I was learning about how water, because of its hydrogen bonds, actually gets less dense as it goes into its solid state - I was just wondering, what other elements do this? Are they similar to water?

P.S. I want to make sure that I understand why ice is less dense than water in its liquid state, so please correct me if I am wrong.

In water, the hydrogen bonds have the ability to move around and bounce with other hydrogen bonds. They also have the ability to break and reform. Their ability to move around and bounce around allow them to be more 'closely knit'. But, as they get cooler, they, the molecules, loose their kinetic energy and thus stop moving around and become more framed and rigid. They loose the ability to come closely together. And thus, ice is less dense.

What I don't understand also, is why making water cold makes the hydrogen bonds spread out. Why don't they just freeze in the position they are in, instead of spreading out?

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    $\begingroup$ Elements do not form H-bonds. E.g. silicon, gallium, germanium, bismuth, and plutonium have higher liquid than solid density at standard pressure. $\endgroup$
    – aventurin
    May 16 '16 at 15:58
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    $\begingroup$ And antimony as well. It really isn't that unusual, but many people seem to think water is unique. It isn't. $\endgroup$
    – Jon Custer
    May 16 '16 at 16:10
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    $\begingroup$ Not an element, but "type metal", an alloy of lead, antimony, and tin, uses that property of expanding on freezing to ensure that the type fills the mold without leaving voids. $\endgroup$ Jul 17 '16 at 17:03
  • $\begingroup$ Without checking it I would say you could look for metals and elements that do not form close-packings. Usually metals prefer known structures in their solid state like the Cu, Mg and W-type. But there are some like Ga, In, Mn, Po, ... that do not form close or dense packings but have a considerably lower density. I can imagine this changes when they melt and may perhaps lead to a higher density in their molten state. But that is just my thoughts without further verification by literature or so. $\endgroup$ Mar 28 '18 at 8:36

Your terminology is a little off: water isn't an element.

There isn't really a simple single explanation of why some solids are less dense than their associated liquids. The general explanation (which doesn't really explain much) is that the solid has a structure and, sometimes, that structure takes us more space than the average structure that occurs in the liquid.

In water, ice has a definite structure where each oxygen sits at the approximate centre of a tetrahedron with two bonds to hydrogen and two hydrogen bonds to the hydrogens of other water molecules. In liquid water the structure is far more fluid and averages out to be slightly more dense that the (more ordered) solid. Exactly why this is true in this case requires a lot more than could fit into an answer here. If water was frozen extremely quickly you might be able to freeze the structure in the liquid; normal cooling allows enough time for the bonding to become more organised.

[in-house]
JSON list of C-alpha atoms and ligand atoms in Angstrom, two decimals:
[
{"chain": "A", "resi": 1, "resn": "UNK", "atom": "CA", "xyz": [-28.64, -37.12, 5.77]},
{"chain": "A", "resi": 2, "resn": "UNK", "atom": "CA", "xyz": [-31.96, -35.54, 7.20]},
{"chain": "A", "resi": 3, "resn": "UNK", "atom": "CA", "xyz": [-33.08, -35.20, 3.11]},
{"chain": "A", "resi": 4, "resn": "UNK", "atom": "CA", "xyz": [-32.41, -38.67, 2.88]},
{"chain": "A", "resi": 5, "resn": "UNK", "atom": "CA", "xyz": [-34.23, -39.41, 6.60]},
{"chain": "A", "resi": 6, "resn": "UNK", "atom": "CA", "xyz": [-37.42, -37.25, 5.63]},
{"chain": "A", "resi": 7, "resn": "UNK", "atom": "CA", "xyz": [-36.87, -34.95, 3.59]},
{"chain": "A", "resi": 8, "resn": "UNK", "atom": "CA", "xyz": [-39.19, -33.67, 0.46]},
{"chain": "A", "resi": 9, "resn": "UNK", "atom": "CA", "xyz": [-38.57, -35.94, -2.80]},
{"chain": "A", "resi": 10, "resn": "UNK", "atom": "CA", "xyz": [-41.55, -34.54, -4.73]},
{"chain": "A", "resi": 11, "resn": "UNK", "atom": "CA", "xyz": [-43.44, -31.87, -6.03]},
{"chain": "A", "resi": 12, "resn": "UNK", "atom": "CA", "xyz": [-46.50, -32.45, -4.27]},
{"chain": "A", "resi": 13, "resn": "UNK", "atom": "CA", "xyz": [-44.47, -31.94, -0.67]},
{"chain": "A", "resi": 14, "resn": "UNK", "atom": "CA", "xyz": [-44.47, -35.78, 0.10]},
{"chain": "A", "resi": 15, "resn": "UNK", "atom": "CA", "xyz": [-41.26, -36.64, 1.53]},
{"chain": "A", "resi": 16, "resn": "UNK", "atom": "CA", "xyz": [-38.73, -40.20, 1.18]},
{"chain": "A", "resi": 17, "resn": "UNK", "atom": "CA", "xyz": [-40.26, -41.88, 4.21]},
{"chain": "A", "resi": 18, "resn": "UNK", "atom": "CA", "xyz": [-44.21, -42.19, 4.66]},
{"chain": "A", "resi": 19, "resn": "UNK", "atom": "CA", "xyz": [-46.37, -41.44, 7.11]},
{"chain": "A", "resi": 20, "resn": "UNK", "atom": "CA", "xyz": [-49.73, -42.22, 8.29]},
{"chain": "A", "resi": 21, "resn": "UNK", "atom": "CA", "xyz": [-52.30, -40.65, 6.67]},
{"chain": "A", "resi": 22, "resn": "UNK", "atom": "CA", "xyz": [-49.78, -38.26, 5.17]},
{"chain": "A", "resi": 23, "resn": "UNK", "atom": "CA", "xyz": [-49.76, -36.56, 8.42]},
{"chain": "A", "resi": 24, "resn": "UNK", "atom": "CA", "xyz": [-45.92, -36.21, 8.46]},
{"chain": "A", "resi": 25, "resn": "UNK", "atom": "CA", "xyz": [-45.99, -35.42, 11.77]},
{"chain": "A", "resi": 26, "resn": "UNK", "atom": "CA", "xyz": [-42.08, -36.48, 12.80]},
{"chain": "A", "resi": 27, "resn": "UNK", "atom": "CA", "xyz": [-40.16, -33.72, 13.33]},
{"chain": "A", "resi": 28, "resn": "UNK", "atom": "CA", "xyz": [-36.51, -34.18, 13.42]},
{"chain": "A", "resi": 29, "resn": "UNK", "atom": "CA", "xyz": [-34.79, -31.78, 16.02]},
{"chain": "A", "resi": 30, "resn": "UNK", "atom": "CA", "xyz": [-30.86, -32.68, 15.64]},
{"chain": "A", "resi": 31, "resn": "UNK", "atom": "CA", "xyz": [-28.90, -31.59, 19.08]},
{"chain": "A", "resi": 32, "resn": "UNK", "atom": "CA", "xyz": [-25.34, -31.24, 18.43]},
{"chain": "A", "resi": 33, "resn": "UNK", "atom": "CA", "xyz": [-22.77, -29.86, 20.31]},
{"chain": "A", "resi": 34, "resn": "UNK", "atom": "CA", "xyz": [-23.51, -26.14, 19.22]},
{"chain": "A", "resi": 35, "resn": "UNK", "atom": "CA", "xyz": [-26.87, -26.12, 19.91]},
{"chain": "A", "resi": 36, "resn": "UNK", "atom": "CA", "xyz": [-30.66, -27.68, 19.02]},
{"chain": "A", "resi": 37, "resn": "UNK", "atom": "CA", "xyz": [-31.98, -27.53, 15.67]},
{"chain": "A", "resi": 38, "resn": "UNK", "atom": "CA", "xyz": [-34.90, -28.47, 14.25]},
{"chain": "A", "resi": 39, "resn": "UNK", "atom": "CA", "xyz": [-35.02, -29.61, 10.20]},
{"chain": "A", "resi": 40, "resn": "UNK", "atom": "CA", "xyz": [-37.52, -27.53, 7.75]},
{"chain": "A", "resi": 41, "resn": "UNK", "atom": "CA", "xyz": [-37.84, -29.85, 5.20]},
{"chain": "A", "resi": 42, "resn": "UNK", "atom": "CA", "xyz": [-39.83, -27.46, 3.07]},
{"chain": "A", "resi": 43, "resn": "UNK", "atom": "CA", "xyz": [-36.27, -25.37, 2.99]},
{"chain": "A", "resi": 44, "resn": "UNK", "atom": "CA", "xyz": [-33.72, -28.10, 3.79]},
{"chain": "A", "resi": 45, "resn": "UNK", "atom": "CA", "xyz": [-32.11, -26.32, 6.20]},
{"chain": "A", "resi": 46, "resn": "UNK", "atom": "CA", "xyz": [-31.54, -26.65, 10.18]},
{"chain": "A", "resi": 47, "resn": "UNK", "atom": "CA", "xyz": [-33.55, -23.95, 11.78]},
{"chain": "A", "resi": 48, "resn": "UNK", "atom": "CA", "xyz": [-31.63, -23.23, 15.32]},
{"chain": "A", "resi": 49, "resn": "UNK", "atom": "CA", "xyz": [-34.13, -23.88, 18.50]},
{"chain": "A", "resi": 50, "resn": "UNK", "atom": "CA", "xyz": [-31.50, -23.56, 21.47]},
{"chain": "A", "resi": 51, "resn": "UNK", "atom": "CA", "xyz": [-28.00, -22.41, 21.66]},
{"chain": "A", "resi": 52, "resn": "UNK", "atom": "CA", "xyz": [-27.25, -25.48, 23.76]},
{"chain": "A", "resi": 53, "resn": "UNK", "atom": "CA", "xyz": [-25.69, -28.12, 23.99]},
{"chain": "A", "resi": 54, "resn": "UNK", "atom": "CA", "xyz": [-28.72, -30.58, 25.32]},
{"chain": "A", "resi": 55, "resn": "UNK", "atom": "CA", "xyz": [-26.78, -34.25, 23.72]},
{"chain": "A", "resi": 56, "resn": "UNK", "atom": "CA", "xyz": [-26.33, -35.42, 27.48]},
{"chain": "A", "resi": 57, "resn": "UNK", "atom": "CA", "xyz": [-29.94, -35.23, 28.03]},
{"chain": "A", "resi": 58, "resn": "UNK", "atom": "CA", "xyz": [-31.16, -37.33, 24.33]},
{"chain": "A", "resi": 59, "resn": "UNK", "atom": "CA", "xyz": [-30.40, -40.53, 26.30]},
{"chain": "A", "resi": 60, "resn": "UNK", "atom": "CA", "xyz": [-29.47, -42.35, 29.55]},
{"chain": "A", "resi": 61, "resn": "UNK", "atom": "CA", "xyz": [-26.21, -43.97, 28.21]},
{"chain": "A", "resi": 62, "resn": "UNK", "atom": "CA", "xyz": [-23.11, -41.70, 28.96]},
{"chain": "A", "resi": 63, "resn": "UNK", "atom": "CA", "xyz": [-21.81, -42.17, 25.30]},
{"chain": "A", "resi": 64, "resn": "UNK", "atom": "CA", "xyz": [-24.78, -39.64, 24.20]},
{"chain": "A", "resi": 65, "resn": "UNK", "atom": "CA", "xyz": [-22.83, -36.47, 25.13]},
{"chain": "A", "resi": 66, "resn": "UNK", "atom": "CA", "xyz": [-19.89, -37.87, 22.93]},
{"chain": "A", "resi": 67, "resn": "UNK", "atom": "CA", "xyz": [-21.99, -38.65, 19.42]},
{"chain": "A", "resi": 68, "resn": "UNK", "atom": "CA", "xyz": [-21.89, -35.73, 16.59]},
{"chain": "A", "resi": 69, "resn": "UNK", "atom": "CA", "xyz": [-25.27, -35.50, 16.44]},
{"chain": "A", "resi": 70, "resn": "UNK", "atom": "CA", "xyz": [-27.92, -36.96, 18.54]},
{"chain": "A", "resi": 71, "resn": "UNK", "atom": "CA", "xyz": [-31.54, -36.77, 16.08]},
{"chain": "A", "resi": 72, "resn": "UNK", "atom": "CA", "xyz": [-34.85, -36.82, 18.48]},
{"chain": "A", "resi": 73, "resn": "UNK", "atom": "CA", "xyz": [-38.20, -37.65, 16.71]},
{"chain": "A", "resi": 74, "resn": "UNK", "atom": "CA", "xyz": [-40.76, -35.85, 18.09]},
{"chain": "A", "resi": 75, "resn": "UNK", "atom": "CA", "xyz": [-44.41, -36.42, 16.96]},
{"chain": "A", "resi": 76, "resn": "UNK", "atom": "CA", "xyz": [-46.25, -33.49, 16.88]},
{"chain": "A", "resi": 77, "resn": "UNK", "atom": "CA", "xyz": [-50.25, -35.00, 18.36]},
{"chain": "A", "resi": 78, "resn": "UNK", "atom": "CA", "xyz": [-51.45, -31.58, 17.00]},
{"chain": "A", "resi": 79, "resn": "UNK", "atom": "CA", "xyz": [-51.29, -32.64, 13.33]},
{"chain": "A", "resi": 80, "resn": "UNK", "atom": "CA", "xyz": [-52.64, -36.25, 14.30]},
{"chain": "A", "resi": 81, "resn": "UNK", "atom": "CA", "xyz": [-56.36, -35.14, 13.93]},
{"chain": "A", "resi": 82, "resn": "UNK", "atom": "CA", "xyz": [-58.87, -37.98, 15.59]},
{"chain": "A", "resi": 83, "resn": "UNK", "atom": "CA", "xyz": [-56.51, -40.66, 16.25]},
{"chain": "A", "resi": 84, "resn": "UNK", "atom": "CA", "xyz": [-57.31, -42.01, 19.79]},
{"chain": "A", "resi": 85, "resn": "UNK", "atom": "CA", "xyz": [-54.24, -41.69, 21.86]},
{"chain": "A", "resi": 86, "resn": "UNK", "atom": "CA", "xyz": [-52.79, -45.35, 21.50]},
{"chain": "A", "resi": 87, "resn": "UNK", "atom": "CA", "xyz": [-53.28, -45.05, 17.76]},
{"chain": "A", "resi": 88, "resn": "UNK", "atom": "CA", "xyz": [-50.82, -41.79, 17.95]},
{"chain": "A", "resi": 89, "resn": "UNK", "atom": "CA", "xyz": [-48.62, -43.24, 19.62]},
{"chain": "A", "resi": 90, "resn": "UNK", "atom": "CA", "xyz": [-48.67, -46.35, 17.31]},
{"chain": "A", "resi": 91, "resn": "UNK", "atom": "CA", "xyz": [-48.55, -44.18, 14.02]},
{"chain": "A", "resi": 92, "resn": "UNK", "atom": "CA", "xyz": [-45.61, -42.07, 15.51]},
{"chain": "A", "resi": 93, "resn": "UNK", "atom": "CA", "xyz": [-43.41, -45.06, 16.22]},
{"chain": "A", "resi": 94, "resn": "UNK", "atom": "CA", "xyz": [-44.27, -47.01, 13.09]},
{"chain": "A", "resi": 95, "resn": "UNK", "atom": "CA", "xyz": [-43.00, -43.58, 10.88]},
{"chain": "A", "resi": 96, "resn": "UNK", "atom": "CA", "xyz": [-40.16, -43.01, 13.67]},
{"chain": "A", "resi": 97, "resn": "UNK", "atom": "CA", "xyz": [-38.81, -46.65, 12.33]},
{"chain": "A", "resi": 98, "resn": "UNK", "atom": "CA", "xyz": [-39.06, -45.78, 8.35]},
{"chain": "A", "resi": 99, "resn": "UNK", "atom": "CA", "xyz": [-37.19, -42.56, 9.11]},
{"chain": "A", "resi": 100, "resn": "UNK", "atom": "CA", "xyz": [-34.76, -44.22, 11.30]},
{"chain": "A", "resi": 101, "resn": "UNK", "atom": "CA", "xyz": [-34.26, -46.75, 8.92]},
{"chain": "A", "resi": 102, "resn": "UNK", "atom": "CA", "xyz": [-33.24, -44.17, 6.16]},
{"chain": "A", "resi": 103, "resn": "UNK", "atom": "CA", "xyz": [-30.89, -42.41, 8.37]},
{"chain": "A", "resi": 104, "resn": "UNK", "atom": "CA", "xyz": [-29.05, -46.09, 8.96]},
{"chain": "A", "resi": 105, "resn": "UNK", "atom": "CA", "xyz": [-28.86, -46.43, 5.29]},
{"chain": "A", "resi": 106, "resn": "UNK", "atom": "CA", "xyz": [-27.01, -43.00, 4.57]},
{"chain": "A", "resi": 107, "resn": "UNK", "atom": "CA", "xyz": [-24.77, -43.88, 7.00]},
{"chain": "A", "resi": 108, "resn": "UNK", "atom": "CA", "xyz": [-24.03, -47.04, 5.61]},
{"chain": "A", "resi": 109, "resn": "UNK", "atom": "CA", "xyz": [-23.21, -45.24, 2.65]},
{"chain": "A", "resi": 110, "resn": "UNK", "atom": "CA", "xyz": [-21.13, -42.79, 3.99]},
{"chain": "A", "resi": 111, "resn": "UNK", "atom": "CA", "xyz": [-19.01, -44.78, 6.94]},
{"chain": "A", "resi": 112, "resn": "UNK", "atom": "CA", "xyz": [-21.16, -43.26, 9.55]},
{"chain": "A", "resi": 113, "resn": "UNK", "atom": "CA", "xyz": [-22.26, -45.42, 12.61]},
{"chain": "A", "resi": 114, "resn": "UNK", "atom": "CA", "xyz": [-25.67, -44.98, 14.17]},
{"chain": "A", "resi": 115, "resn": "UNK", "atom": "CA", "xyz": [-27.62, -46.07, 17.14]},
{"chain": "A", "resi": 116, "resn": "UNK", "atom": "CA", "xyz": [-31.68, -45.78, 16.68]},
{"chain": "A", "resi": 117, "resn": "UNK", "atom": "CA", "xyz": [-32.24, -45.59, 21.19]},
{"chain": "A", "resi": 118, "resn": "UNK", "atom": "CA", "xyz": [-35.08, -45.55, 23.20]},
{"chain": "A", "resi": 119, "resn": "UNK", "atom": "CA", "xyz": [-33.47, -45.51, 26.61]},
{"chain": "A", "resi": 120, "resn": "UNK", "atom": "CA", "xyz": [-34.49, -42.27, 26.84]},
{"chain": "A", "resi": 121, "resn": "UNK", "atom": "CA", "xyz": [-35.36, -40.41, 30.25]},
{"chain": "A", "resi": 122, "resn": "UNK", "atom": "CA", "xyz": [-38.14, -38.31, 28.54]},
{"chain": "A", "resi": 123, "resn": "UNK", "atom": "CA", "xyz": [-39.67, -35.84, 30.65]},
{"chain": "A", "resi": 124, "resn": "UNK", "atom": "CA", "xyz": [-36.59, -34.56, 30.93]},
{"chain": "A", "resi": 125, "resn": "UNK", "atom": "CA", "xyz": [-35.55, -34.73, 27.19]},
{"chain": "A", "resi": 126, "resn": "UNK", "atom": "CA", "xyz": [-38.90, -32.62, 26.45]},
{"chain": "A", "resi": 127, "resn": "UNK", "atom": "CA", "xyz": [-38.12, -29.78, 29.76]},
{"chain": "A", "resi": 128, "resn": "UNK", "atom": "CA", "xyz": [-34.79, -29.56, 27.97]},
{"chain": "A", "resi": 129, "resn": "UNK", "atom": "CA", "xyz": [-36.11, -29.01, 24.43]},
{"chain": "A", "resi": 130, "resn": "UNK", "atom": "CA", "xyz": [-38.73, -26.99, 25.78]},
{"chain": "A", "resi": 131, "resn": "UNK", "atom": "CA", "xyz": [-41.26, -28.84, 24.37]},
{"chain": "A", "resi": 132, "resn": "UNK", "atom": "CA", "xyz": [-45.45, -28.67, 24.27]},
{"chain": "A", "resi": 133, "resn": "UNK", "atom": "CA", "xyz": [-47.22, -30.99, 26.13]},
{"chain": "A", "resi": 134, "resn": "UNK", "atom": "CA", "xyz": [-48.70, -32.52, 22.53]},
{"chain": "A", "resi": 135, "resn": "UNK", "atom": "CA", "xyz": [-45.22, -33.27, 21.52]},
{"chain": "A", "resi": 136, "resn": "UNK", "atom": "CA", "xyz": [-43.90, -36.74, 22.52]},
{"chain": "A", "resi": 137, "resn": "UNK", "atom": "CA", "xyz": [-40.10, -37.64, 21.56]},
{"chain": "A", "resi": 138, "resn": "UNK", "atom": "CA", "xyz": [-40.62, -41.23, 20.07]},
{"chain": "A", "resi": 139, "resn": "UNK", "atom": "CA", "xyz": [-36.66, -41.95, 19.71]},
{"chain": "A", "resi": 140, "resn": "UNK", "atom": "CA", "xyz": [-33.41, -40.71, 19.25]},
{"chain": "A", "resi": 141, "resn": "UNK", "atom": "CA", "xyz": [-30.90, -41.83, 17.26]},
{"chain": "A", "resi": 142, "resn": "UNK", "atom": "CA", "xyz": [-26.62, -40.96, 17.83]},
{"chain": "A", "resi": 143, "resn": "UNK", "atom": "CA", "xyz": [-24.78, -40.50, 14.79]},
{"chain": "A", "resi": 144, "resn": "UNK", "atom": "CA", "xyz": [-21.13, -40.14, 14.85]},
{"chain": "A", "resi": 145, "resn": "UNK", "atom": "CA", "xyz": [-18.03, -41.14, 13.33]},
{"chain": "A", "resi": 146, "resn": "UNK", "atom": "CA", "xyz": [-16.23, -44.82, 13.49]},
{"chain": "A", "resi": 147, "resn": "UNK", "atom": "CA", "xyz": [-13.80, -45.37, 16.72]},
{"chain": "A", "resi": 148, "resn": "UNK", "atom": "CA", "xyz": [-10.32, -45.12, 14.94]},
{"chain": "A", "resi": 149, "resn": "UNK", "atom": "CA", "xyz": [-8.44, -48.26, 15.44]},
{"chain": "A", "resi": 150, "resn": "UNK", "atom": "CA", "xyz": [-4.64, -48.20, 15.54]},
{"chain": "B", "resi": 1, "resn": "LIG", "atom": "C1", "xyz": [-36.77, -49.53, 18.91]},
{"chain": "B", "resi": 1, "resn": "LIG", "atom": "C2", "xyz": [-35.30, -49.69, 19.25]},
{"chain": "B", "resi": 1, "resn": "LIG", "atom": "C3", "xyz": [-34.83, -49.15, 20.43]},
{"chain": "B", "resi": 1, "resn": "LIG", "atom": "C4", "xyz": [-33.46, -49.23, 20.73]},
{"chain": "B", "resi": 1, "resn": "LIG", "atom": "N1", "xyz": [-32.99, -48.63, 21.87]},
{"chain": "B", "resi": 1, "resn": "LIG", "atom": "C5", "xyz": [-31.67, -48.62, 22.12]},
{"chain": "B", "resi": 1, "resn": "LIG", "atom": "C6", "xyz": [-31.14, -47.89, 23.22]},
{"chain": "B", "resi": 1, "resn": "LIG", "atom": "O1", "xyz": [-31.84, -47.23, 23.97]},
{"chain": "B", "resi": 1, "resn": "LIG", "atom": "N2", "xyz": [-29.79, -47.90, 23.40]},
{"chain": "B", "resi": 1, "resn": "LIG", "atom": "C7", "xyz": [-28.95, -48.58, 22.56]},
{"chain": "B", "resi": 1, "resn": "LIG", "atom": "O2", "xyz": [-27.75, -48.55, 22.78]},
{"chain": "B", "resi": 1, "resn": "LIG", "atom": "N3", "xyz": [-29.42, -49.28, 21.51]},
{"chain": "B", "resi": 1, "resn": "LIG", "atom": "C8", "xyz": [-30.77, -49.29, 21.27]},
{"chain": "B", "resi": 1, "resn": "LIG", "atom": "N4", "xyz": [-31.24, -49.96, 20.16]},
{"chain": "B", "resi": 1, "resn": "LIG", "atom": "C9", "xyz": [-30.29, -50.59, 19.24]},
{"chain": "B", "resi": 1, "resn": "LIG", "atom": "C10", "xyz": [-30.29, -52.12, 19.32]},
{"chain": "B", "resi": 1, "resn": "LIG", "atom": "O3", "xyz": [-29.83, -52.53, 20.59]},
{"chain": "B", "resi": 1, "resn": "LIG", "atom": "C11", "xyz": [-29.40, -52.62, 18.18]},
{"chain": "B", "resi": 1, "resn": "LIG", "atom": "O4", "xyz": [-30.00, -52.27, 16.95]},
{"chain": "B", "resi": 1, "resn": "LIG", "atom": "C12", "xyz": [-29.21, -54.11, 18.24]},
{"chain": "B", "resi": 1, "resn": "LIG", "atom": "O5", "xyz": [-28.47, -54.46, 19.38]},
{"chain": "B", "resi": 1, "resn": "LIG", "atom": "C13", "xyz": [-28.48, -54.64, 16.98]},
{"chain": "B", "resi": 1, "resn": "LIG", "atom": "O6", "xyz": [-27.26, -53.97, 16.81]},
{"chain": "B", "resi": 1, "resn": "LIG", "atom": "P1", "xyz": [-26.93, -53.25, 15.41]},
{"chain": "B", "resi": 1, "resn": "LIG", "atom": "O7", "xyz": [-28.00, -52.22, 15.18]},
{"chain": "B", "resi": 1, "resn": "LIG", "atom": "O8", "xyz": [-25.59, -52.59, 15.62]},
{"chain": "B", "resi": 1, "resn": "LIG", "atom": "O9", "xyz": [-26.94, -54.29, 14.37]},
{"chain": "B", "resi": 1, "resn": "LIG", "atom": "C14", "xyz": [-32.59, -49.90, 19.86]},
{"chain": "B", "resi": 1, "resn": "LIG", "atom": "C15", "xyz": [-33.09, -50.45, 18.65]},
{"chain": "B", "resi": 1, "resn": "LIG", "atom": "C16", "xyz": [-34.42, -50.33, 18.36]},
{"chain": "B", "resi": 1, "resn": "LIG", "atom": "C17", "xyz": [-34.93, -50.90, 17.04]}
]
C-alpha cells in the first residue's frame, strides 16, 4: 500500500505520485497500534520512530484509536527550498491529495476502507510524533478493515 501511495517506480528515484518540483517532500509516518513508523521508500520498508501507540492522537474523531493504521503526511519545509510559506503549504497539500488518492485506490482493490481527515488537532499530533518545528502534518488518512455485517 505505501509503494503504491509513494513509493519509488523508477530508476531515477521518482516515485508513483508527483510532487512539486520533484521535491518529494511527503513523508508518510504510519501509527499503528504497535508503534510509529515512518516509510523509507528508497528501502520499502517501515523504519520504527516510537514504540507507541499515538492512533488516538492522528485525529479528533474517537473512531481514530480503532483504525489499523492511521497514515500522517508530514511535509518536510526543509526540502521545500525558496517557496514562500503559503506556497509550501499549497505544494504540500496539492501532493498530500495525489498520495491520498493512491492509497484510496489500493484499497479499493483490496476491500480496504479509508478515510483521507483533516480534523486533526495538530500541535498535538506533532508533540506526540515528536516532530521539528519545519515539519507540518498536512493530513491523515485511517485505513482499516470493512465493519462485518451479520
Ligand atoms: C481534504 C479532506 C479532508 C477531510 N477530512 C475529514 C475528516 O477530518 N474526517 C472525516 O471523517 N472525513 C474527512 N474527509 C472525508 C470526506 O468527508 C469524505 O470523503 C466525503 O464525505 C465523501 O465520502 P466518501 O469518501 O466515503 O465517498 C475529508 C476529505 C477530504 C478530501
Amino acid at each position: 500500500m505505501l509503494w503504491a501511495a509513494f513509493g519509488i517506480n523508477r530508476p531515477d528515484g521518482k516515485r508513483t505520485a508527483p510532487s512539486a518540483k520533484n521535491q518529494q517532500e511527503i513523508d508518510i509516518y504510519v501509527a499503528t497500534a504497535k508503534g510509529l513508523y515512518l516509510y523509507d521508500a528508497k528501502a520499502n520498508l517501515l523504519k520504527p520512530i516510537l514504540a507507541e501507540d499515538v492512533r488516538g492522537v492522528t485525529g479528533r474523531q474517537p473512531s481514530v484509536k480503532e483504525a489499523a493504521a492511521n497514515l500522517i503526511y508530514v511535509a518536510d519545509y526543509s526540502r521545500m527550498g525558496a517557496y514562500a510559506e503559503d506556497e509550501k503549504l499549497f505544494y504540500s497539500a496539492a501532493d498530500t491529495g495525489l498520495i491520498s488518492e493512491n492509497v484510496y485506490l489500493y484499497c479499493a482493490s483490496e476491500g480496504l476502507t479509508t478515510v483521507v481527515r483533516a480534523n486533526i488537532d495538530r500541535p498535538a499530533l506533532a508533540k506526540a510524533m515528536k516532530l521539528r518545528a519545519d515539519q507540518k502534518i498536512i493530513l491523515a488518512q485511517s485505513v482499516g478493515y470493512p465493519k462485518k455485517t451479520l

But the phenomenon isn't unique to water, though the specifics will be very different for other substances. Among elements Gallium, for example, also expands on freezing (don't store it in glass bottles: see this other answer here).

Other examples of elements are germanium and silicon. Acetic acid also forms a less dense solid. In all cases the substances form a relatively ordered crystal structure which just happens to be less dense than the (less ordered) liquid phases.


The bonding of one elements atoms into solid, or even a number atoms giving way to a chemical like water depends a lot on how the solid is presented to us. It my feel like a solid piece of iron or copper, but in reality although the pure solid form is more dense we never see it like that. There are many small air bubbles or other impurities in it. These are burned away in liquid form and all you have in liquid is on atom bonded to the next. This is also why liquids cannot be compressed. Yet solids can be compressed. That is to say only until their atoms remain (this heat and pressure may cause the solid into a liquid anyway).

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    $\begingroup$ Almost everything in this answer is just wrong. Neither liquids or solids are very compressible. Impurities have nothing to do with the density of normal solids and certainly don't explain why some are less dense that the same substance in liquid form. $\endgroup$
    – matt_black
    Jan 14 at 12:46

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